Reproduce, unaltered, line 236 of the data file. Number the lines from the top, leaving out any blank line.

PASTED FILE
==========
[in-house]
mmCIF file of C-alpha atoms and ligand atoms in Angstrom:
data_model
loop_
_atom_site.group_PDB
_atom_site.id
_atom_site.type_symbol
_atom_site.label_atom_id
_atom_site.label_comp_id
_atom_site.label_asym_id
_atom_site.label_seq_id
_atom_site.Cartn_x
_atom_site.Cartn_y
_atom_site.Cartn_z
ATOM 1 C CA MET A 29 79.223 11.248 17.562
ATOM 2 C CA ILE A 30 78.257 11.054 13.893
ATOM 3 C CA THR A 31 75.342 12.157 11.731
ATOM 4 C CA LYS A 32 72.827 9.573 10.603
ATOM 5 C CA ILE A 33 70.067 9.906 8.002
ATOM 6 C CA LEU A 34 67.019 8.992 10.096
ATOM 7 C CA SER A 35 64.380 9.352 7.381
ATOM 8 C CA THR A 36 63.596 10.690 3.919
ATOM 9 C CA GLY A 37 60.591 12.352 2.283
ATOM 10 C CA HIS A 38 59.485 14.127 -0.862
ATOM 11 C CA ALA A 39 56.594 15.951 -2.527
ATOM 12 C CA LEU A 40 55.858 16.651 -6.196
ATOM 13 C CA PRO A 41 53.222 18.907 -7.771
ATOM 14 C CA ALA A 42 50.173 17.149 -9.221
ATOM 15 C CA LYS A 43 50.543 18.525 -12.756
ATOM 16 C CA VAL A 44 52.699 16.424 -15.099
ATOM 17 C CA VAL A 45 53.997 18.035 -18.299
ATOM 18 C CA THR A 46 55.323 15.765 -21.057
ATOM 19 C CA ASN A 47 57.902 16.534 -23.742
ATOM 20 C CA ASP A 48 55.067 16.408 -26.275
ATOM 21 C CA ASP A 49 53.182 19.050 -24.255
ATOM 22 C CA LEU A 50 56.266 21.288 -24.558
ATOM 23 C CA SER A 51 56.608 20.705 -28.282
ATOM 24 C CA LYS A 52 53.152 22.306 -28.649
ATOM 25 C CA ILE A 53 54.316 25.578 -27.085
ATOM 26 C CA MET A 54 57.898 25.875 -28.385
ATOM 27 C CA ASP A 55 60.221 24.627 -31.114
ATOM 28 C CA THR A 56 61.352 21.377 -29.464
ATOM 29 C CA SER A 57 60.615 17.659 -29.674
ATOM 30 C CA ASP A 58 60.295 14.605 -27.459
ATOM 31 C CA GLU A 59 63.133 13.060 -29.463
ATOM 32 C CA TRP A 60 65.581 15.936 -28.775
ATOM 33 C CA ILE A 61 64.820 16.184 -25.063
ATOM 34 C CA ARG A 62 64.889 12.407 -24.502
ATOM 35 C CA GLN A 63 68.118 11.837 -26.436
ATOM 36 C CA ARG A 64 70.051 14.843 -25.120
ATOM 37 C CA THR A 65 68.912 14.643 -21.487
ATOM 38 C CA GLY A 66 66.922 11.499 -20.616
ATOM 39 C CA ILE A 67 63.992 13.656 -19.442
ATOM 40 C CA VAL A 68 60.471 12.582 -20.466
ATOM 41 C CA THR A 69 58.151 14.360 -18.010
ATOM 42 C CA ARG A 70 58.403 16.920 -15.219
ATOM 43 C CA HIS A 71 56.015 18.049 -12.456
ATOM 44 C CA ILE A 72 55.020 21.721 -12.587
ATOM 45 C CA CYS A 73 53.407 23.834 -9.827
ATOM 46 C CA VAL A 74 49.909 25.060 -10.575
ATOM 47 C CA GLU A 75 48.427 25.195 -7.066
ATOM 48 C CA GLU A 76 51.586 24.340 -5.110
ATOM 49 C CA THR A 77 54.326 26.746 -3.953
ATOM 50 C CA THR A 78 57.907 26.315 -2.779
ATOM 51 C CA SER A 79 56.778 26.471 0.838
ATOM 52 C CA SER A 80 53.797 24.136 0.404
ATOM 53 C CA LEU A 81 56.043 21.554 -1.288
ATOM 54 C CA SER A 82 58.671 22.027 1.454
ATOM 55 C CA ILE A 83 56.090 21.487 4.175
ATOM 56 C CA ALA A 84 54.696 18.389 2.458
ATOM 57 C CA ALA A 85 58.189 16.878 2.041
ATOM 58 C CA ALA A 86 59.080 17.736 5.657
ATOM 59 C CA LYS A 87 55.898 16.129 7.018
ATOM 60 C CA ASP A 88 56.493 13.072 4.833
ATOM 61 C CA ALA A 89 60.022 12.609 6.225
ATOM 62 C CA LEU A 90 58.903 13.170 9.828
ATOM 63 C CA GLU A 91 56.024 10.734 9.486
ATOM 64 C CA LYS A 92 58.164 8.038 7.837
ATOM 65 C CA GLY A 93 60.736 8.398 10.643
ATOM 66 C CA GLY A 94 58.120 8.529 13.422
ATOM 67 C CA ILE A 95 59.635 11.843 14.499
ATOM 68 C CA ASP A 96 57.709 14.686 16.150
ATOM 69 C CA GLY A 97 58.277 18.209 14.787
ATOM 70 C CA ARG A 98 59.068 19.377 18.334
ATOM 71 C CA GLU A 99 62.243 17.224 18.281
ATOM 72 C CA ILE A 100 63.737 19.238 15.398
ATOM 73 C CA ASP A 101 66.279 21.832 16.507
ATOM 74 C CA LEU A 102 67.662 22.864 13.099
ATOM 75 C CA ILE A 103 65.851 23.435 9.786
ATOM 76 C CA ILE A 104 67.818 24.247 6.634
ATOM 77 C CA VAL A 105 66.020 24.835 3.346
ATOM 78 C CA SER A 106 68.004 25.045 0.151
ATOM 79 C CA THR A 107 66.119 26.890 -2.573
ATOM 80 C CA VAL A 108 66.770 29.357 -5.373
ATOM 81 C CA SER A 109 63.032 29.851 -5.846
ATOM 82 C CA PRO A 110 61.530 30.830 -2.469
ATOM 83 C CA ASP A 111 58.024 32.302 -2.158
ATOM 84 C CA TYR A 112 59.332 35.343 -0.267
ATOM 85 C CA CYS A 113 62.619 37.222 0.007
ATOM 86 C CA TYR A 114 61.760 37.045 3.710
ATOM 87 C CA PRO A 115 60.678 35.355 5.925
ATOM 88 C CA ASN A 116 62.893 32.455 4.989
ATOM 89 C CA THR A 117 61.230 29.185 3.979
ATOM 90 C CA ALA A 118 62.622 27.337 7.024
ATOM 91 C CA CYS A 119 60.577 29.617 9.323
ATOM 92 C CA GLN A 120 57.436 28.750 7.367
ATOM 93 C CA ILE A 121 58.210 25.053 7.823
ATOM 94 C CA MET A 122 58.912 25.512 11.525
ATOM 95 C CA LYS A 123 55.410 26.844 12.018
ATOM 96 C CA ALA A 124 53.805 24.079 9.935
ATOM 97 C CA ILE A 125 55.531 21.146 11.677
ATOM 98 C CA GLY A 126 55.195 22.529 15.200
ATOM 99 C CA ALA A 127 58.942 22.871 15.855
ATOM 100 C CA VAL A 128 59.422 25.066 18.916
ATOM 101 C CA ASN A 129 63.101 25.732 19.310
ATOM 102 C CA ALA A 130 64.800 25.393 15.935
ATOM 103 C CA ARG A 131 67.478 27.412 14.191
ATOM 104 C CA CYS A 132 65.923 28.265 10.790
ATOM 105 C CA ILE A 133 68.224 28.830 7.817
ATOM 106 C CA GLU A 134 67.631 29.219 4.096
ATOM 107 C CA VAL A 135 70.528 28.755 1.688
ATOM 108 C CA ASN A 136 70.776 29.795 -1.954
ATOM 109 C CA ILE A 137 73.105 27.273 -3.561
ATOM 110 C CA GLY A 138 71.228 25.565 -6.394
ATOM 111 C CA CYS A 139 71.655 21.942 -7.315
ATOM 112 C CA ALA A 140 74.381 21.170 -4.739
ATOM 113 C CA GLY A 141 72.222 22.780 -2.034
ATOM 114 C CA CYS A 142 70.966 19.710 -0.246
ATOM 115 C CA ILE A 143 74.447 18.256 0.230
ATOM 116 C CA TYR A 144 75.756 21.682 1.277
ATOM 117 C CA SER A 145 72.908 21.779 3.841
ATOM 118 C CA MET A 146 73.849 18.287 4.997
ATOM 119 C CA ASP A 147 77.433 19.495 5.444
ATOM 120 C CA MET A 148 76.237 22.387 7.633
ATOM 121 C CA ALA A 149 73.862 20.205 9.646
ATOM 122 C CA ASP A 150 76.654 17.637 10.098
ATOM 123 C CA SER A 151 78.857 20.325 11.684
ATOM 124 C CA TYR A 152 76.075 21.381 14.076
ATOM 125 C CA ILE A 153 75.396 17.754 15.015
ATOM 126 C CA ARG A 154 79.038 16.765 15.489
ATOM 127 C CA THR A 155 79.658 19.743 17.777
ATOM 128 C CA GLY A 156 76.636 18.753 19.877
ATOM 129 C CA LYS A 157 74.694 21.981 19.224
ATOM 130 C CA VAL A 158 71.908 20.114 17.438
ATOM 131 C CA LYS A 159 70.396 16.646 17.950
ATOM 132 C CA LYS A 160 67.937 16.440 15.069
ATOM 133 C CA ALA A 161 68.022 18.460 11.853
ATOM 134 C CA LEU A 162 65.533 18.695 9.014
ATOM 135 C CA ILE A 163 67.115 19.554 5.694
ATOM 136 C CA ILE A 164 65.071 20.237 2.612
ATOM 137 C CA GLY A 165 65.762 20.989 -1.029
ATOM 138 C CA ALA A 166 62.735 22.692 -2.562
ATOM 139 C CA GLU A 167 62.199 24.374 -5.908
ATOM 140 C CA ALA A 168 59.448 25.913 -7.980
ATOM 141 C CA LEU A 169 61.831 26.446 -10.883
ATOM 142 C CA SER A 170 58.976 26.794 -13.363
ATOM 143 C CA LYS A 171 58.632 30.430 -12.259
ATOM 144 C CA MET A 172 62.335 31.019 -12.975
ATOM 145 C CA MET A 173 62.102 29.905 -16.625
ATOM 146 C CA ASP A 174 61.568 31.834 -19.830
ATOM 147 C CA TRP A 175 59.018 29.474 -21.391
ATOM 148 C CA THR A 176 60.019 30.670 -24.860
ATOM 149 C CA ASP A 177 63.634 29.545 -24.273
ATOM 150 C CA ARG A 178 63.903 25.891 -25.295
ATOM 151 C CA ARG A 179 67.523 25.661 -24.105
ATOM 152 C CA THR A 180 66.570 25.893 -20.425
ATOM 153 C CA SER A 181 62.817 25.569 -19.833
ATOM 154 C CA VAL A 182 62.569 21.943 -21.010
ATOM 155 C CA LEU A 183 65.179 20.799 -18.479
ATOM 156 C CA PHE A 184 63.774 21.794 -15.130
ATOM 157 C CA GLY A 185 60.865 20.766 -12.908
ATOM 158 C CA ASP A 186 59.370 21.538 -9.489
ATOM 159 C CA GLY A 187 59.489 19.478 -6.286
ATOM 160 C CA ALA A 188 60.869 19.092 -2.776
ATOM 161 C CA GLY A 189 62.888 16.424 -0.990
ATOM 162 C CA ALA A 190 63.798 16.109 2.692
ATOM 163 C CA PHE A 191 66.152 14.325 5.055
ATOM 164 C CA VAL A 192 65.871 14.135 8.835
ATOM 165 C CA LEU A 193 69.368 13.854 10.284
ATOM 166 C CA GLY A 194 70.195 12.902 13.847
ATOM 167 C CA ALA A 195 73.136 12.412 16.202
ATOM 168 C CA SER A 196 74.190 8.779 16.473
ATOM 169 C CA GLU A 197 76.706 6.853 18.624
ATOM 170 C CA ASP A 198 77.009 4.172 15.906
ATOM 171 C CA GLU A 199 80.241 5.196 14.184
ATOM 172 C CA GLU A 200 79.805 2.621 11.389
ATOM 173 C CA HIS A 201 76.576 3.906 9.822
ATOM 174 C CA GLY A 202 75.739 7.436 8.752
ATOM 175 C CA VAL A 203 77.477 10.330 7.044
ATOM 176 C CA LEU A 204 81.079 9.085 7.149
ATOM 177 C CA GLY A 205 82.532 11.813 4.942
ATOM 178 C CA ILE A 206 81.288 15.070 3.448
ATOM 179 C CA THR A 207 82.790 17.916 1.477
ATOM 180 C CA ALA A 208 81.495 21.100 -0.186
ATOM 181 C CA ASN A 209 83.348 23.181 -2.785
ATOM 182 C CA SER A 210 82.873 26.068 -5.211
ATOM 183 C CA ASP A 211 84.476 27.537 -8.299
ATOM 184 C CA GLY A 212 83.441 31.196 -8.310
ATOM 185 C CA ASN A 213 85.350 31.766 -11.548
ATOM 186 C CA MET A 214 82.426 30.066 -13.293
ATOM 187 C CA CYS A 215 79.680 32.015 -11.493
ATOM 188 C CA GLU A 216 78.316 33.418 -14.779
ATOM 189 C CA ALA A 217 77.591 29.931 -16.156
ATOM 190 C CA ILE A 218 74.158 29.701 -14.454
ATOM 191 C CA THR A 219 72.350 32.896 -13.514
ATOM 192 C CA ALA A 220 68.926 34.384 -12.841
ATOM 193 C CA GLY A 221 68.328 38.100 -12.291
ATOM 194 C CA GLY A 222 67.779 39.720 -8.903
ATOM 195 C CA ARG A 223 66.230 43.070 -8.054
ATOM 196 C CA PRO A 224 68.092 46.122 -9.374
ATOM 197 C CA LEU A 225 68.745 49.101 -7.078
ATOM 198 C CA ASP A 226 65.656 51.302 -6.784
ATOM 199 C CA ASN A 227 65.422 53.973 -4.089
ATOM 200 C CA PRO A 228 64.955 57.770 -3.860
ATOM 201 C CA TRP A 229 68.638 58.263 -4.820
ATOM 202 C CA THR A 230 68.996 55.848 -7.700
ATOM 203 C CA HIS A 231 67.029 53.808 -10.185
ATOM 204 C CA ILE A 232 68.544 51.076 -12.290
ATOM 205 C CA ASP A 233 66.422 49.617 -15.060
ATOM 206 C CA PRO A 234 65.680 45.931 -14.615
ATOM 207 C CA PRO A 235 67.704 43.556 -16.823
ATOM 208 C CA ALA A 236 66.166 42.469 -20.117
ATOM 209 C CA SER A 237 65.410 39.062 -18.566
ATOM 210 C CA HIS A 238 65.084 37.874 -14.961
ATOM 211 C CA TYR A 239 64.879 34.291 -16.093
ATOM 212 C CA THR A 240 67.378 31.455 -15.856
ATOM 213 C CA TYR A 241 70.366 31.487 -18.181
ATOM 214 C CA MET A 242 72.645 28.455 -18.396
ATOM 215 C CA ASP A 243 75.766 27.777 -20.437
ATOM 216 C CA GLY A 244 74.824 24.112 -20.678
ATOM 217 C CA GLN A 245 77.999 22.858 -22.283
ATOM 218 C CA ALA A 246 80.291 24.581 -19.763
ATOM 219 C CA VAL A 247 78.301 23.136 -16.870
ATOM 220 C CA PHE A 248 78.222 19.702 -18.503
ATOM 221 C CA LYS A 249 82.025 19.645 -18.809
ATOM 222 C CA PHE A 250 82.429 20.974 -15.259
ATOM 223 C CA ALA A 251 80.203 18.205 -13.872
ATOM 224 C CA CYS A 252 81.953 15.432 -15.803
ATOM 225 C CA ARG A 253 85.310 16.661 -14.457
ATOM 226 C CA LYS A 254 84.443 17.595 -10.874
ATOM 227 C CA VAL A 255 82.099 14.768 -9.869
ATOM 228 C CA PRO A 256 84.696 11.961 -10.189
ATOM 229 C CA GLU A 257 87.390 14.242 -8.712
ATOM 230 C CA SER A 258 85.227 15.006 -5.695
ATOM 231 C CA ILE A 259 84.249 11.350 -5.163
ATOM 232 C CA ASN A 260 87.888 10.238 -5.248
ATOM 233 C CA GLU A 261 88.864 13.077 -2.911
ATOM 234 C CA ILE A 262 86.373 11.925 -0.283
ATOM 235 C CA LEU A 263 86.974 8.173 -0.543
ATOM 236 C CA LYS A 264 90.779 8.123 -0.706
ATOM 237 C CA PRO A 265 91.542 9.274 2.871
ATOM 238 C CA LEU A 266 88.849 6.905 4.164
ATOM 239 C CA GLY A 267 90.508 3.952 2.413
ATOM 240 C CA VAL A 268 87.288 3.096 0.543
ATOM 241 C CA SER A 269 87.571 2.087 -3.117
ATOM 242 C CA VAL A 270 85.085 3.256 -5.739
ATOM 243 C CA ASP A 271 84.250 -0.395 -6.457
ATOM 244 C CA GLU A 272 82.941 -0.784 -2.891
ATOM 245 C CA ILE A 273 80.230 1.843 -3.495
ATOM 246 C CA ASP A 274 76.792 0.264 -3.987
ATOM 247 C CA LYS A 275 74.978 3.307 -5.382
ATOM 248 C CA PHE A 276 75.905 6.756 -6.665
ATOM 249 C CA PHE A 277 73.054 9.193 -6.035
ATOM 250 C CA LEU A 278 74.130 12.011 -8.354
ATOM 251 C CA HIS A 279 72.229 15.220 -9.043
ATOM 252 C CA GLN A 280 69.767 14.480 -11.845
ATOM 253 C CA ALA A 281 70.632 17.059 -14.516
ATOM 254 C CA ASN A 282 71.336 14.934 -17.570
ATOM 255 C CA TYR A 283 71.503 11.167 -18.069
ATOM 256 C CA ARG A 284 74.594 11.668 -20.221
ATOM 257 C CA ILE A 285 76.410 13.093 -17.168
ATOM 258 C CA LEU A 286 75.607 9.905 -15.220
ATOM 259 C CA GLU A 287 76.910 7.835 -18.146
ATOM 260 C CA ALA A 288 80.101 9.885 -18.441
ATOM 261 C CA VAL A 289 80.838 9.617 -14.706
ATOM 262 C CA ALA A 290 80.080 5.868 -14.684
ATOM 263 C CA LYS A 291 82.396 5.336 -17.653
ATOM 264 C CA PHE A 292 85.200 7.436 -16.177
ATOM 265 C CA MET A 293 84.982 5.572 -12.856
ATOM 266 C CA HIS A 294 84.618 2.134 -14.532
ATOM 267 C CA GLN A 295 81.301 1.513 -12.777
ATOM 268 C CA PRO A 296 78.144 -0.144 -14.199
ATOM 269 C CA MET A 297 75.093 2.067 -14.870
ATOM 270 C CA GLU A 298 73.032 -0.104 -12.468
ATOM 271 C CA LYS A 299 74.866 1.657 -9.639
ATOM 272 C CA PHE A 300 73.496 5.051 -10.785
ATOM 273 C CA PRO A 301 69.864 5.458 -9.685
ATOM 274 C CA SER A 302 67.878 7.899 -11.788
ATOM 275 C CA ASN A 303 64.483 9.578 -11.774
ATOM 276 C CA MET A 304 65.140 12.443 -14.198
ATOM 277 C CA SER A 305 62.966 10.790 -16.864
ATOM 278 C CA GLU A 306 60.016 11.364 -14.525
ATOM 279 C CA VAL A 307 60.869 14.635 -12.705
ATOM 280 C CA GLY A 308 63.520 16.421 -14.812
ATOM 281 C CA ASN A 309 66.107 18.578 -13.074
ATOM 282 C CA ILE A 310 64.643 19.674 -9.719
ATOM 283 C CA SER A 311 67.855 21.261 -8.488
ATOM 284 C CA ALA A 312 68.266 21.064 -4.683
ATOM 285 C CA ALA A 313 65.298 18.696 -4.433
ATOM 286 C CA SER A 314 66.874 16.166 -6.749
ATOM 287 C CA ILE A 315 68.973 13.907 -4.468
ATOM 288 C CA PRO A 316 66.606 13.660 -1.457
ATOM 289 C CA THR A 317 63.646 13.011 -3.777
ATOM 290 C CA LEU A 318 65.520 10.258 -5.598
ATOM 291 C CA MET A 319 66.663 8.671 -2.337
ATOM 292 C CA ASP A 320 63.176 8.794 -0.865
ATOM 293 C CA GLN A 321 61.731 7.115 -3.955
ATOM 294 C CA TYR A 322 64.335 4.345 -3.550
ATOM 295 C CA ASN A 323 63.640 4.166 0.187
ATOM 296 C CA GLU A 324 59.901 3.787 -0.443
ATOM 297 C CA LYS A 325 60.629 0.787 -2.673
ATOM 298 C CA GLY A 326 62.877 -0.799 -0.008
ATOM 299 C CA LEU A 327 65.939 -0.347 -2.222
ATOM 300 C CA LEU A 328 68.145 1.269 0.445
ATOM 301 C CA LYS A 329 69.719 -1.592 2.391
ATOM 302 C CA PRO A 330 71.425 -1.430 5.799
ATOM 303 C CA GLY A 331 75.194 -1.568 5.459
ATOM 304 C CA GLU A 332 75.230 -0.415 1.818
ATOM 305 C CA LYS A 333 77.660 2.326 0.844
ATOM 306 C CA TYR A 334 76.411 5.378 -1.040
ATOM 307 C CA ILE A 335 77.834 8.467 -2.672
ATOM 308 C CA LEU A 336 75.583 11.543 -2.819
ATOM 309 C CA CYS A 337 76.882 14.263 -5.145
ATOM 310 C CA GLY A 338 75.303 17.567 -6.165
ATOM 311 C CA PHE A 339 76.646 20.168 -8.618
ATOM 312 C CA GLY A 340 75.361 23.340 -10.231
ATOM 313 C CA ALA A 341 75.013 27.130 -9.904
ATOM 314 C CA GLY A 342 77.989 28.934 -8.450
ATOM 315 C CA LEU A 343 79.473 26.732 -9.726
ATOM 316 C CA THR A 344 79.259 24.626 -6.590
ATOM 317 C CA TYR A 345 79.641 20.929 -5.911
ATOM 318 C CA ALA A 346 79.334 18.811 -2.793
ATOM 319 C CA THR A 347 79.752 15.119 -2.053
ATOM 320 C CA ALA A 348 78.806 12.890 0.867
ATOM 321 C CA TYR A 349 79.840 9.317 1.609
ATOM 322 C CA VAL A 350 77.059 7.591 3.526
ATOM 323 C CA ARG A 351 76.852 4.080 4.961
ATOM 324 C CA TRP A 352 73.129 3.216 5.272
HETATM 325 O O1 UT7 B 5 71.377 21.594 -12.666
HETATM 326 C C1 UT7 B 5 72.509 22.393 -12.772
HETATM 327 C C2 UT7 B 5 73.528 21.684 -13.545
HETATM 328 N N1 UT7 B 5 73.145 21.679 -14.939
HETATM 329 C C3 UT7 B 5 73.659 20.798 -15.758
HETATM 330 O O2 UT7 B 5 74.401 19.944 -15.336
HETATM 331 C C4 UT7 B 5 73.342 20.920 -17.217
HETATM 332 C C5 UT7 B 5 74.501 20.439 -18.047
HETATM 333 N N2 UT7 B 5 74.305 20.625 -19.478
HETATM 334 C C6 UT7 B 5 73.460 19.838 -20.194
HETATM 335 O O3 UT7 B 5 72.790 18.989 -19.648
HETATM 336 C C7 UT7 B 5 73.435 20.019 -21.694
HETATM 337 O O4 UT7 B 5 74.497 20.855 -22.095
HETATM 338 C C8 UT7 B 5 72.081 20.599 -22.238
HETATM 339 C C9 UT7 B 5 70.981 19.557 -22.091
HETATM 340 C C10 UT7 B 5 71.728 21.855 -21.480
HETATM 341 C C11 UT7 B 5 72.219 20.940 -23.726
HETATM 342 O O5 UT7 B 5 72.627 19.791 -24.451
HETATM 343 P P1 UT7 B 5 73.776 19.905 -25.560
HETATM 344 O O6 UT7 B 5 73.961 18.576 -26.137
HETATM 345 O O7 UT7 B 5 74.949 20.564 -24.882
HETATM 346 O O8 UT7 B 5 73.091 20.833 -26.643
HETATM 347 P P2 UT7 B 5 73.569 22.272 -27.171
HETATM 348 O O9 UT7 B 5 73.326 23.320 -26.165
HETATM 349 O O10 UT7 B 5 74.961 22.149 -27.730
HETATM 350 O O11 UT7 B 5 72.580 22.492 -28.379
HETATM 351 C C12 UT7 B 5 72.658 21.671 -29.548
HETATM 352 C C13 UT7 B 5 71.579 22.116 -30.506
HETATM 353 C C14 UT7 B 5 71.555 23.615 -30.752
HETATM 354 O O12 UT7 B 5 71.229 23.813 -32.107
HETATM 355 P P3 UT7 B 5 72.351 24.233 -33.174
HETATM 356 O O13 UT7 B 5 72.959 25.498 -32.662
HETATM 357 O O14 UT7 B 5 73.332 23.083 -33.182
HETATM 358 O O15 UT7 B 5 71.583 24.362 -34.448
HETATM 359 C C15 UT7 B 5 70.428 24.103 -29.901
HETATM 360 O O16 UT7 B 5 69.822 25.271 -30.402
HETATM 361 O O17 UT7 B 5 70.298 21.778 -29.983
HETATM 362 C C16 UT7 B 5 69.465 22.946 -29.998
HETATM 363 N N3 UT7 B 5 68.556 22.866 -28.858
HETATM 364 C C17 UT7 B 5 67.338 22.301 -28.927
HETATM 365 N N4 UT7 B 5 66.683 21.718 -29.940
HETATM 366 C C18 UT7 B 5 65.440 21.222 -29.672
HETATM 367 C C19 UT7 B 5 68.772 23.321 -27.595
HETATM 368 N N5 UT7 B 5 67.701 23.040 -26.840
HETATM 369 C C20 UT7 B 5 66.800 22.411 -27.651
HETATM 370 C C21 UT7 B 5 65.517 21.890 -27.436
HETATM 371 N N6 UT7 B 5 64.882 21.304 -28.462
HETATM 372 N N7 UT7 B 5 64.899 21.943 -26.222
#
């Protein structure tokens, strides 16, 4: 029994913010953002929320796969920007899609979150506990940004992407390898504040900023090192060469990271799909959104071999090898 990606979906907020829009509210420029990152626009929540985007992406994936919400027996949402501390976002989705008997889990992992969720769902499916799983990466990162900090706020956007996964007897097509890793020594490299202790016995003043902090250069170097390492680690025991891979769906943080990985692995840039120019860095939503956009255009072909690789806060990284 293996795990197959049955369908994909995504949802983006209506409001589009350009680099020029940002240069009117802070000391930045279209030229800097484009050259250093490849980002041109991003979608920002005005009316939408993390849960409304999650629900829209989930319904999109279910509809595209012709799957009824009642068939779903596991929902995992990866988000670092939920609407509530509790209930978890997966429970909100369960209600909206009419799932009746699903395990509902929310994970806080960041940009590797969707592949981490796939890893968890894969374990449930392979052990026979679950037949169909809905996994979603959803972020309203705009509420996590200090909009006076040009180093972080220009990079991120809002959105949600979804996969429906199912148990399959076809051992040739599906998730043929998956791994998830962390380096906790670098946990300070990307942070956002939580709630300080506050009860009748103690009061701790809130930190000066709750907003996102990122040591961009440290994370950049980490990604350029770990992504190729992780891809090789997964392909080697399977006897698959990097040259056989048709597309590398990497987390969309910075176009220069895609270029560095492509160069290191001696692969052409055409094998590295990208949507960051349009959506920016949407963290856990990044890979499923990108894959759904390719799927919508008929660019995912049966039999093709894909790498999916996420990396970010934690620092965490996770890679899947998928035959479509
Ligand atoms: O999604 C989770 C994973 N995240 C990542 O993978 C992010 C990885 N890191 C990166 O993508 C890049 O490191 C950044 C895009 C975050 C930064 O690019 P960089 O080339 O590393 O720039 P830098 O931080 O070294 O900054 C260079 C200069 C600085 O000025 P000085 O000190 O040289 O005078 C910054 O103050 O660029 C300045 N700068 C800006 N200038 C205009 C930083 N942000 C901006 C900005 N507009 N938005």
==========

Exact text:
ATOM 222 C CA PHE A 250 82.429 20.974 -15.259